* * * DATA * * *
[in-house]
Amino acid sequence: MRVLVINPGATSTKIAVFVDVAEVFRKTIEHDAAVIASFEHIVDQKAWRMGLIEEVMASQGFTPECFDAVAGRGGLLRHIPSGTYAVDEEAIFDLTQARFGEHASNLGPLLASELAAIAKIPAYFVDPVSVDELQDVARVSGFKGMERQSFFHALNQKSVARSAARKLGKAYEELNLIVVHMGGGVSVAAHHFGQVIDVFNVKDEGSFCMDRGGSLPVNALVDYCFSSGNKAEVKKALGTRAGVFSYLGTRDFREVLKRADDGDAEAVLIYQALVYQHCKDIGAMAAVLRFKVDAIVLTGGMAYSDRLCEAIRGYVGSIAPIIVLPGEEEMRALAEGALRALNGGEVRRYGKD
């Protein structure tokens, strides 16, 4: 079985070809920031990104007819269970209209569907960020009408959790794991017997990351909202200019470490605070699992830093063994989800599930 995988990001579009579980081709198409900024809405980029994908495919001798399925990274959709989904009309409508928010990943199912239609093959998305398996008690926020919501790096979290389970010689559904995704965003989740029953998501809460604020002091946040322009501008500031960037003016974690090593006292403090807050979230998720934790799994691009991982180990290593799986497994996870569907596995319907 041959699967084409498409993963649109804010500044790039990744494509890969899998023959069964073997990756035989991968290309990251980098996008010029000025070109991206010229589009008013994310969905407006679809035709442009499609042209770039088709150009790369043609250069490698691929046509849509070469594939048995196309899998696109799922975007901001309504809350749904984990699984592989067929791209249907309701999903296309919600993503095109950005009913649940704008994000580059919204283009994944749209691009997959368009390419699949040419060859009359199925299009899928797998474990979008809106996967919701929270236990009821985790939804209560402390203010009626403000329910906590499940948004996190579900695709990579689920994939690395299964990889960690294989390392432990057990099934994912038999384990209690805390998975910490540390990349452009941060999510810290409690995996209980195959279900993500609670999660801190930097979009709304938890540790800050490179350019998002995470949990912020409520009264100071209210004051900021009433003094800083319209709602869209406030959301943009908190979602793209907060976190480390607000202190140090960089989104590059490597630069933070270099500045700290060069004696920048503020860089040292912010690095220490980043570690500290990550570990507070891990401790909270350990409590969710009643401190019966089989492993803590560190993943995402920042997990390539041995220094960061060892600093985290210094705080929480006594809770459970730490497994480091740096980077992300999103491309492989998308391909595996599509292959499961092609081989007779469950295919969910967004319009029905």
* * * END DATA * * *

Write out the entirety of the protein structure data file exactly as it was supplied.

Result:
[in-house]
Amino acid sequence: MRVLVINPGATSTKIAVFVDVAEVFRKTIEHDAAVIASFEHIVDQKAWRMGLIEEVMASQGFTPECFDAVAGRGGLLRHIPSGTYAVDEEAIFDLTQARFGEHASNLGPLLASELAAIAKIPAYFVDPVSVDELQDVARVSGFKGMERQSFFHALNQKSVARSAARKLGKAYEELNLIVVHMGGGVSVAAHHFGQVIDVFNVKDEGSFCMDRGGSLPVNALVDYCFSSGNKAEVKKALGTRAGVFSYLGTRDFREVLKRADDGDAEAVLIYQALVYQHCKDIGAMAAVLRFKVDAIVLTGGMAYSDRLCEAIRGYVGSIAPIIVLPGEEEMRALAEGALRALNGGEVRRYGKD
């Protein structure tokens, strides 16, 4: 079985070809920031990104007819269970209209569907960020009408959790794991017997990351909202200019470490605070699992830093063994989800599930 995988990001579009579980081709198409900024809405980029994908495919001798399925990274959709989904009309409508928010990943199912239609093959998305398996008690926020919501790096979290389970010689559904995704965003989740029953998501809460604020002091946040322009501008500031960037003016974690090593006292403090807050979230998720934790799994691009991982180990290593799986497994996870569907596995319907 041959699967084409498409993963649109804010500044790039990744494509890969899998023959069964073997990756035989991968290309990251980098996008010029000025070109991206010229589009008013994310969905407006679809035709442009499609042209770039088709150009790369043609250069490698691929046509849509070469594939048995196309899998696109799922975007901001309504809350749904984990699984592989067929791209249907309701999903296309919600993503095109950005009913649940704008994000580059919204283009994944749209691009997959368009390419699949040419060859009359199925299009899928797998474990979008809106996967919701929270236990009821985790939804209560402390203010009626403000329910906590499940948004996190579900695709990579689920994939690395299964990889960690294989390392432990057990099934994912038999384990209690805390998975910490540390990349452009941060999510810290409690995996209980195959279900993500609670999660801190930097979009709304938890540790800050490179350019998002995470949990912020409520009264100071209210004051900021009433003094800083319209709602869209406030959301943009908190979602793209907060976190480390607000202190140090960089989104590059490597630069933070270099500045700290060069004696920048503020860089040292912010690095220490980043570690500290990550570990507070891990401790909270350990409590969710009643401190019966089989492993803590560190993943995402920042997990390539041995220094960061060892600093985290210094705080929480006594809770459970730490497994480091740096980077992300999103491309492989998308391909595996599509292959499961092609081989007779469950295919969910967004319009029905």